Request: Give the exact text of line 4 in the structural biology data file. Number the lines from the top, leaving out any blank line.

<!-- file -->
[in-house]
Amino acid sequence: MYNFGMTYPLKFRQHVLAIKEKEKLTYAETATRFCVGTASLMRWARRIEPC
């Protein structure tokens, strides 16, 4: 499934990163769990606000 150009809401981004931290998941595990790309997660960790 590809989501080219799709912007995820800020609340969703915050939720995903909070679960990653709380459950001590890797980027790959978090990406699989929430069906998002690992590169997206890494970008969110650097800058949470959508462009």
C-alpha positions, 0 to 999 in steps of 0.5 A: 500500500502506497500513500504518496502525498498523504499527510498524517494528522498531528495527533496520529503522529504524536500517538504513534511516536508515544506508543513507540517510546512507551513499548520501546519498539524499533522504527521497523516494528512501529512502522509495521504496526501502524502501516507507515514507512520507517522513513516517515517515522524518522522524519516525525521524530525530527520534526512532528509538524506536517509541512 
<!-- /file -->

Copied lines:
C-alpha positions, 0 to 999 in steps of 0.5 A: 500500500502506497500513500504518496502525498498523504499527510498524517494528522498531528495527533496520529503522529504524536500517538504513534511516536508515544506508543513507540517510546512507551513499548520501546519498539524499533522504527521497523516494528512501529512502522509495521504496526501502524502501516507507515514507512520507517522513513516517515517515522524518522522524519516525525521524530525530527520534526512532528509538524506536517509541512 